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What PR super districts might look like

This map is an example of how full representation voting systems -- such as choice voting, one-vote voting and cumulative voting can be vehicles for providing fair representation for black voters.  Existing U.S. House districts, numbered 1 through 5, have been combined into two larger "super districts", A and B. The voting-age-populations (VAP) and black share of these populations are shown below.  The percentage of votes necessary to win is based on use of a full representation voting system.

Note how a state with currently one black-majority district and one black House member might easily have two black members with this plan. Using a similar technique, we were able to draw super-district plans that likely would increase the number of black U.S. House representatives from Louisiana, Mississippi, North Carolina, South Carolina and Virginia.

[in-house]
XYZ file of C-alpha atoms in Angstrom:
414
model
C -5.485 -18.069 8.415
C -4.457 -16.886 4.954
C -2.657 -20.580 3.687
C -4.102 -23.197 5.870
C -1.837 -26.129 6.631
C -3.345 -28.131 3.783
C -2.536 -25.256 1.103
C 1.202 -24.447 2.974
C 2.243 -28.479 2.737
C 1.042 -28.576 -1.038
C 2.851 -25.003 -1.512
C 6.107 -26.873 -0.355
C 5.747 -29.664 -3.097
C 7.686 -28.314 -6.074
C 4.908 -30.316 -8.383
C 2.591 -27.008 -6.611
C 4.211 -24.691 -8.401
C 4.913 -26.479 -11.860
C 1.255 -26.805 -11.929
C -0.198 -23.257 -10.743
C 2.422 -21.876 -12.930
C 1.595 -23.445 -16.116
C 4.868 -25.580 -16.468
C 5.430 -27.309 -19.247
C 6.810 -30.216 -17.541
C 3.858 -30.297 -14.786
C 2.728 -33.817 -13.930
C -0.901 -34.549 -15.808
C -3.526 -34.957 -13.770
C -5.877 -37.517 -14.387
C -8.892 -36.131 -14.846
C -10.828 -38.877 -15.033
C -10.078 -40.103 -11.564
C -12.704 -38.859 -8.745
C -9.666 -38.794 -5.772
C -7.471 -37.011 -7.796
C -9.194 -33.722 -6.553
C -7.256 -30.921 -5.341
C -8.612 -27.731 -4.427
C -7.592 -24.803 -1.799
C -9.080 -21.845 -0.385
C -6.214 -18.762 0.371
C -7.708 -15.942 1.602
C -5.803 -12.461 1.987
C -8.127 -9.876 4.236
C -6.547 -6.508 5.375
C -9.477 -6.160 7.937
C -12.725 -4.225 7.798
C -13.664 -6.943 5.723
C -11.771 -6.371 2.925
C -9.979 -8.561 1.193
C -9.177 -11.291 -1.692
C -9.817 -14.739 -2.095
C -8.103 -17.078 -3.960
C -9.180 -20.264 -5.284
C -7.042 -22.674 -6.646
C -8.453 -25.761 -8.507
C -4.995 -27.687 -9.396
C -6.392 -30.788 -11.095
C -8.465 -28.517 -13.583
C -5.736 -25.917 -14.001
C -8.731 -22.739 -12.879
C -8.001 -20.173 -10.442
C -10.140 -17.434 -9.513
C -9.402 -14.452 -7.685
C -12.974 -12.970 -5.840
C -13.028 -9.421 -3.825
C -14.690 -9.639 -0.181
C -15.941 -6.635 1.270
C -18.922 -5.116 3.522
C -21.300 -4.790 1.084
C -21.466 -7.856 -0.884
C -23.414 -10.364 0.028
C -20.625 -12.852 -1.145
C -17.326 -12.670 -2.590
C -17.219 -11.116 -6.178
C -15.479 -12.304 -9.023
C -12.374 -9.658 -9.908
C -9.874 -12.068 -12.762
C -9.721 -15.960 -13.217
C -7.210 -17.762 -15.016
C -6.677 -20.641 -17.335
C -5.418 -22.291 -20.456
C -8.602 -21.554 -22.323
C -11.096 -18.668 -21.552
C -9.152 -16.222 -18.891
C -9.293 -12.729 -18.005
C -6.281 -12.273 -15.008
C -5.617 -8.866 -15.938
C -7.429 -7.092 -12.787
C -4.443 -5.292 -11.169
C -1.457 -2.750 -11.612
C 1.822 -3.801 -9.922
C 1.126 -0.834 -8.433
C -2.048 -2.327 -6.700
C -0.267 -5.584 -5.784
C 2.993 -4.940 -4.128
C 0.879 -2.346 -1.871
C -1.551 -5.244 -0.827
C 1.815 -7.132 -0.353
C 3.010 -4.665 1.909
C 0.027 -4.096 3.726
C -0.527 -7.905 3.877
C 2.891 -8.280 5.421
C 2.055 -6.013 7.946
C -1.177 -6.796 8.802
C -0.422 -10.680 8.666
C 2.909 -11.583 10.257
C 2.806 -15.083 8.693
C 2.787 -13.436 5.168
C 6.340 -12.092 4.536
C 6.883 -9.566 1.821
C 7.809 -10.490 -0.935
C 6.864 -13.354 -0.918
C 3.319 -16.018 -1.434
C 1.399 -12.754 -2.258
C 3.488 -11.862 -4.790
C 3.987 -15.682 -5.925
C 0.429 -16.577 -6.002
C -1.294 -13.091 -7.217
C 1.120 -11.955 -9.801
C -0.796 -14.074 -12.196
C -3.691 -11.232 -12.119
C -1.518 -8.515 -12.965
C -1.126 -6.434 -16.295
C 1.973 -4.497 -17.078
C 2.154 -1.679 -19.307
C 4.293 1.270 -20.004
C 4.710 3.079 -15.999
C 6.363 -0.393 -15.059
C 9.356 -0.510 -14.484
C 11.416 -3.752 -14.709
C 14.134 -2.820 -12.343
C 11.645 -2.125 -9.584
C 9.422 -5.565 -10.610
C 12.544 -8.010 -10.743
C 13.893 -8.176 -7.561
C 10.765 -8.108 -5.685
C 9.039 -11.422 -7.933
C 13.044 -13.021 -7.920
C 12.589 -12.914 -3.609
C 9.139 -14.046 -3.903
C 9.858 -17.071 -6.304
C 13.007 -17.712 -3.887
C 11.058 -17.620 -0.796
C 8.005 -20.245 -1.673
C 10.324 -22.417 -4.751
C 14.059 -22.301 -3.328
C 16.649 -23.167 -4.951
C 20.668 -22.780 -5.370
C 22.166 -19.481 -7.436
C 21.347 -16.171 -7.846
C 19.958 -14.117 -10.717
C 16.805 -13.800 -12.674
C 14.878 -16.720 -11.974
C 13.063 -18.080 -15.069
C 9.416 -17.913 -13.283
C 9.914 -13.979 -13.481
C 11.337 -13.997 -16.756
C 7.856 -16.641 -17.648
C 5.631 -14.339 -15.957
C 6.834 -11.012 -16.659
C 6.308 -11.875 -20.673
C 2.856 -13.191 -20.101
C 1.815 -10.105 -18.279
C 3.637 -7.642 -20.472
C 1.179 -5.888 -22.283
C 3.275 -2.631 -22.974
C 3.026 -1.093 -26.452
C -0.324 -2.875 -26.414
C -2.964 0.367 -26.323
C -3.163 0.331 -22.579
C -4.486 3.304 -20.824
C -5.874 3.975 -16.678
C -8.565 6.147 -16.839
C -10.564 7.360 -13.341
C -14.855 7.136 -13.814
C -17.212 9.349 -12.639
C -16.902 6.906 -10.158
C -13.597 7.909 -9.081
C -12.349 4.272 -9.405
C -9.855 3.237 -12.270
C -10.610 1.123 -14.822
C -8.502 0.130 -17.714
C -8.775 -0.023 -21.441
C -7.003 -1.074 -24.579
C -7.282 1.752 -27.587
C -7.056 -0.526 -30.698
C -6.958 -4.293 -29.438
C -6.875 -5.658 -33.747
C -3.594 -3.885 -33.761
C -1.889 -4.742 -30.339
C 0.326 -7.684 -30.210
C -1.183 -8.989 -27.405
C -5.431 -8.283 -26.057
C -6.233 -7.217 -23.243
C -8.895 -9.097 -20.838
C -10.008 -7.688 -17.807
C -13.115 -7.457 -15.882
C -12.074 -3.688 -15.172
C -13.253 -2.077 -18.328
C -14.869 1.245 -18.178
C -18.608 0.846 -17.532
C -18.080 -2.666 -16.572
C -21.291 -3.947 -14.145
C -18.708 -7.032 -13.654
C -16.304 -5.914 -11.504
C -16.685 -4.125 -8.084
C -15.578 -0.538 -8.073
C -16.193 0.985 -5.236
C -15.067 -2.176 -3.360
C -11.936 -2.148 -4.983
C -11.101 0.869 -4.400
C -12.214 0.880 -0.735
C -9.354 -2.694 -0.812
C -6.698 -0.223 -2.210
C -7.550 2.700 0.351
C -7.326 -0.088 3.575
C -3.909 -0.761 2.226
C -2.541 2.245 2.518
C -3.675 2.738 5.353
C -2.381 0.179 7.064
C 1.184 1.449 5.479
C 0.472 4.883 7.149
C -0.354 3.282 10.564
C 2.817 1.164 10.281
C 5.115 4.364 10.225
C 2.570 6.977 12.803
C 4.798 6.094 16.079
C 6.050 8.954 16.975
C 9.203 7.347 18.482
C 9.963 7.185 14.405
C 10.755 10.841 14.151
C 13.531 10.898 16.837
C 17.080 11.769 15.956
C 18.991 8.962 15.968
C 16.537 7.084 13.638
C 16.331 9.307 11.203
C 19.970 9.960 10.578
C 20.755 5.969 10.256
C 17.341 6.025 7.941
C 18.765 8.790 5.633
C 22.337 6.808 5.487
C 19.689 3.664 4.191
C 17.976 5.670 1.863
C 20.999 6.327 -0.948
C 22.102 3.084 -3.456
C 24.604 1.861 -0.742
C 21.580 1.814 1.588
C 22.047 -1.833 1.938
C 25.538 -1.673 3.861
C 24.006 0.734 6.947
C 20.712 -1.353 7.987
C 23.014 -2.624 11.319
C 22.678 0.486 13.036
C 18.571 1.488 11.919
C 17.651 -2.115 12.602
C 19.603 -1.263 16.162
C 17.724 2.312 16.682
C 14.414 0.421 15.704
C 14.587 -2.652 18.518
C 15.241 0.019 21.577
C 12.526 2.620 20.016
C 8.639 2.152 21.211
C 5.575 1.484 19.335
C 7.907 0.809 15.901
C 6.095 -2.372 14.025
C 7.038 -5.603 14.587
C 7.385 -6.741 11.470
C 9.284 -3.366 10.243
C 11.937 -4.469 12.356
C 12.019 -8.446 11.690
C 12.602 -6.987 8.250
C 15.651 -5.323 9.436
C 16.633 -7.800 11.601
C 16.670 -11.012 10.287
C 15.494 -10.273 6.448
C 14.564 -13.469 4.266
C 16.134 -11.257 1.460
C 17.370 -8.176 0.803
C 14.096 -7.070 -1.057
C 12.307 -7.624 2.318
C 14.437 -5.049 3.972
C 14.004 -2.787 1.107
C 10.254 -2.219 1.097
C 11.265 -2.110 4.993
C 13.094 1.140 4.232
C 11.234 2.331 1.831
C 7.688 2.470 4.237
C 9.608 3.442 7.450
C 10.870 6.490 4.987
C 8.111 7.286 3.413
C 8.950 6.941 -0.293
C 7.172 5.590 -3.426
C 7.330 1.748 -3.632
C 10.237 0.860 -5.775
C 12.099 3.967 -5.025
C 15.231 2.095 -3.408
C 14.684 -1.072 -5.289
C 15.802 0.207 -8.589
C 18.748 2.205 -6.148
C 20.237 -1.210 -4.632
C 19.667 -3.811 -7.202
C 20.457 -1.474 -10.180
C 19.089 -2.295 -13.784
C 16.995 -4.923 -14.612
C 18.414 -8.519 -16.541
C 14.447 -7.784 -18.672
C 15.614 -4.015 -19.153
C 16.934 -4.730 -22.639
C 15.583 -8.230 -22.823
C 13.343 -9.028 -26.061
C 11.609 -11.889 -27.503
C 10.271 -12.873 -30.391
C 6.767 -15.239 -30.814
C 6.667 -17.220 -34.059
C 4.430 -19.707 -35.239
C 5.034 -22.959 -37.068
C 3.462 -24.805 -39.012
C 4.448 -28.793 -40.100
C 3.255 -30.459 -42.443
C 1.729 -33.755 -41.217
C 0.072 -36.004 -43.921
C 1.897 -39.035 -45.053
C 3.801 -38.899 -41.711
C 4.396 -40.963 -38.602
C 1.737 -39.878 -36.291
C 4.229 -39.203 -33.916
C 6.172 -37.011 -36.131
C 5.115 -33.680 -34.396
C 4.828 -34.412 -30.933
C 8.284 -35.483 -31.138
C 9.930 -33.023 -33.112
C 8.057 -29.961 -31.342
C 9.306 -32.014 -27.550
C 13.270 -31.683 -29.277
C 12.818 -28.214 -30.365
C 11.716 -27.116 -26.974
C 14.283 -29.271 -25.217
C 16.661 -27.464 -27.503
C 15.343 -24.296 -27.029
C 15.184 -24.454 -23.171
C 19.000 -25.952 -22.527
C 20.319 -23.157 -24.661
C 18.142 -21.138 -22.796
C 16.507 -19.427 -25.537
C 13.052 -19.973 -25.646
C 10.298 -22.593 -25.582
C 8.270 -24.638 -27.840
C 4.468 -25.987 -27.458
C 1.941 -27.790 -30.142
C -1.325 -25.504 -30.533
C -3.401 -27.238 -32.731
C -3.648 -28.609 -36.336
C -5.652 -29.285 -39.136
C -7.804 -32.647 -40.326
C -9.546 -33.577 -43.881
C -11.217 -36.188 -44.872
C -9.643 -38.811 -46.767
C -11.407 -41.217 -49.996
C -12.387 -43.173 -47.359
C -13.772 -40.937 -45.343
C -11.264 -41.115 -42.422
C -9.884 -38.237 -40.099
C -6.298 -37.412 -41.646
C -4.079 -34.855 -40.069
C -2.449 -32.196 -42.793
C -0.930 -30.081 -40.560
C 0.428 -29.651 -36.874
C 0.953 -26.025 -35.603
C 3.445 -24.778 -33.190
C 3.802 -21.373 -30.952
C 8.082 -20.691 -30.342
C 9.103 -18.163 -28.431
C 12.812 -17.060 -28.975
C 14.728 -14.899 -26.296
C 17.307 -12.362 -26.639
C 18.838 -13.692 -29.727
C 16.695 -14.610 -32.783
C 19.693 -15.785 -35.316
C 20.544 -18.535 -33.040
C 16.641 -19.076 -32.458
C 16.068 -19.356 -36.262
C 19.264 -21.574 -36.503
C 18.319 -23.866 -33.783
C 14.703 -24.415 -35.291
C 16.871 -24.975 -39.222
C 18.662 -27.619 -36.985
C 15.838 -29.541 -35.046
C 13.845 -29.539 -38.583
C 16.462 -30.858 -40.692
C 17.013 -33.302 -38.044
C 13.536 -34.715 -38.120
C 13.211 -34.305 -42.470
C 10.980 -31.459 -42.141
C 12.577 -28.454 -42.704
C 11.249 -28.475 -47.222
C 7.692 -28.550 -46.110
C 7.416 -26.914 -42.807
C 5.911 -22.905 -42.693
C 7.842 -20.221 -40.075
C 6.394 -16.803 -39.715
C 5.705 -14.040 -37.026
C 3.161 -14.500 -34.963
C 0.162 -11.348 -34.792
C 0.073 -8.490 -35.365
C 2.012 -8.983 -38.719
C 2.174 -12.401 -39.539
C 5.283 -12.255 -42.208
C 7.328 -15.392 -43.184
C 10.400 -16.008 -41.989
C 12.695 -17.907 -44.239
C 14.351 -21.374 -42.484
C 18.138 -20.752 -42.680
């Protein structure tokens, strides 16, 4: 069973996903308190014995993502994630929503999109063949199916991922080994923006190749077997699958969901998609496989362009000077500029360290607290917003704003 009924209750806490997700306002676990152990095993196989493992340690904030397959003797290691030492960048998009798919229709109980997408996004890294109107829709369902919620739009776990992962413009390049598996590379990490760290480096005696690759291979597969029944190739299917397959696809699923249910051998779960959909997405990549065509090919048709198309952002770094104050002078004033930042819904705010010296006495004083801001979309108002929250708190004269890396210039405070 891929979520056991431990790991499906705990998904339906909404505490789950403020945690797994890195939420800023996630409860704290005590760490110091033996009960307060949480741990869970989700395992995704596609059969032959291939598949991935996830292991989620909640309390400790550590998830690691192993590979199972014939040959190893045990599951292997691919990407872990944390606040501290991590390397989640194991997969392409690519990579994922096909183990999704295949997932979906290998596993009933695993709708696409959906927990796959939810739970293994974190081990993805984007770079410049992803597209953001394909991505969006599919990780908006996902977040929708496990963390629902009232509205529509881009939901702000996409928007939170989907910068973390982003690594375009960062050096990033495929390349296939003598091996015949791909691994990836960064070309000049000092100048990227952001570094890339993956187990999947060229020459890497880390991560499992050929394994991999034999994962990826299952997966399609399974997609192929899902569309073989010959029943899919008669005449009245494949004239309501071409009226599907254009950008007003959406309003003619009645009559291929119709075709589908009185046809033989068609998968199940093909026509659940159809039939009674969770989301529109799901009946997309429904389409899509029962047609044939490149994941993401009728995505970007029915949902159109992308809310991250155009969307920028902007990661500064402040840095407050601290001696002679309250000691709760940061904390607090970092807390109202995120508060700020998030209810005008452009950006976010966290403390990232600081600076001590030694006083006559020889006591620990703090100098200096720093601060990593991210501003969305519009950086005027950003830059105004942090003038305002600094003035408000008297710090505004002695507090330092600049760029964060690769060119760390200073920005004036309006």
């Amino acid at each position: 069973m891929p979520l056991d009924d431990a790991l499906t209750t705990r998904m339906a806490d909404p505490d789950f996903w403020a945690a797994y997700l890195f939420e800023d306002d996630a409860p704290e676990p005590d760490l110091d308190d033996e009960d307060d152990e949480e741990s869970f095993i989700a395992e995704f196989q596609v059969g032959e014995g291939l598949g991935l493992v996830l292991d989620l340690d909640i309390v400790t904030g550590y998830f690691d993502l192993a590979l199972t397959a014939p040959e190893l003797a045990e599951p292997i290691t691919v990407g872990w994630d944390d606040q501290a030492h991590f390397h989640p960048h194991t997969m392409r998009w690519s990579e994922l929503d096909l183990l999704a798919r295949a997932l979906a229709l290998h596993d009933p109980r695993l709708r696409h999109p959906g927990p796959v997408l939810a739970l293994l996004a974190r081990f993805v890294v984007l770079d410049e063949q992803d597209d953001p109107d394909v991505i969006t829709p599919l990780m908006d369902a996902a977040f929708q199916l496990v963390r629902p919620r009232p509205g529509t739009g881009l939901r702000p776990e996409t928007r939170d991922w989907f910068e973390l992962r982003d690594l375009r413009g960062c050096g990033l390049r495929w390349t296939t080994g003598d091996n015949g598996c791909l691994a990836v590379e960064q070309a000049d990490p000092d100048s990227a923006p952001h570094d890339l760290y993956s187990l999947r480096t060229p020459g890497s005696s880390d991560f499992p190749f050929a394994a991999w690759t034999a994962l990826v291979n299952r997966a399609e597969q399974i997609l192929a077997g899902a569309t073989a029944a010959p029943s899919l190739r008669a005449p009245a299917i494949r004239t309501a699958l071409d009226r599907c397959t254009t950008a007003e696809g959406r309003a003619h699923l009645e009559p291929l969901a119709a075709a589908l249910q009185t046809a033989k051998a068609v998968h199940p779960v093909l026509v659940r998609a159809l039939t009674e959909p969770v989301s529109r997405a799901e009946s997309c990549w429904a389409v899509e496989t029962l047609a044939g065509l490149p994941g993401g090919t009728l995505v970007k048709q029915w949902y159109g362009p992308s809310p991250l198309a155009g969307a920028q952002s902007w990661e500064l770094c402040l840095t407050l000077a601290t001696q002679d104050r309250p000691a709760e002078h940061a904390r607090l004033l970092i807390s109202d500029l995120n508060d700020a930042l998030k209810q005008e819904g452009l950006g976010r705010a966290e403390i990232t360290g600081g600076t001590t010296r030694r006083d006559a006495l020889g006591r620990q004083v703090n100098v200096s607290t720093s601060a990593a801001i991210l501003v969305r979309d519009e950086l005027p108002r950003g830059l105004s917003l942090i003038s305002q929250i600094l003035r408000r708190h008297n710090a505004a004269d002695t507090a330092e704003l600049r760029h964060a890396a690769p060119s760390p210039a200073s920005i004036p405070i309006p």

In 1967,Congress passed a law requiring states to use one-seat U.S. House districts. This year, Congressman Mel Watt has introduced a bill called the States' Choice of Voting Systems Act (HR 1173) which would lift this requirement.  Similar super-district plans could be used for local and state redistricting plans in 2001-2.


Super Districts

Northern District  A
2 seats
Southern District  B
3 seats
Population:  719,962 1,106,493
Population per seat: 359,981 368,831
Winning Percentage: 33% 25%
Black % of VAP: 38.1% 27.2%
Voting Rights Analysis: Black voters could elect a candidate of choice. Black voters could elect a candidate of choice.

For more information, contact:

The Center for Voting and Democracy

[email protected]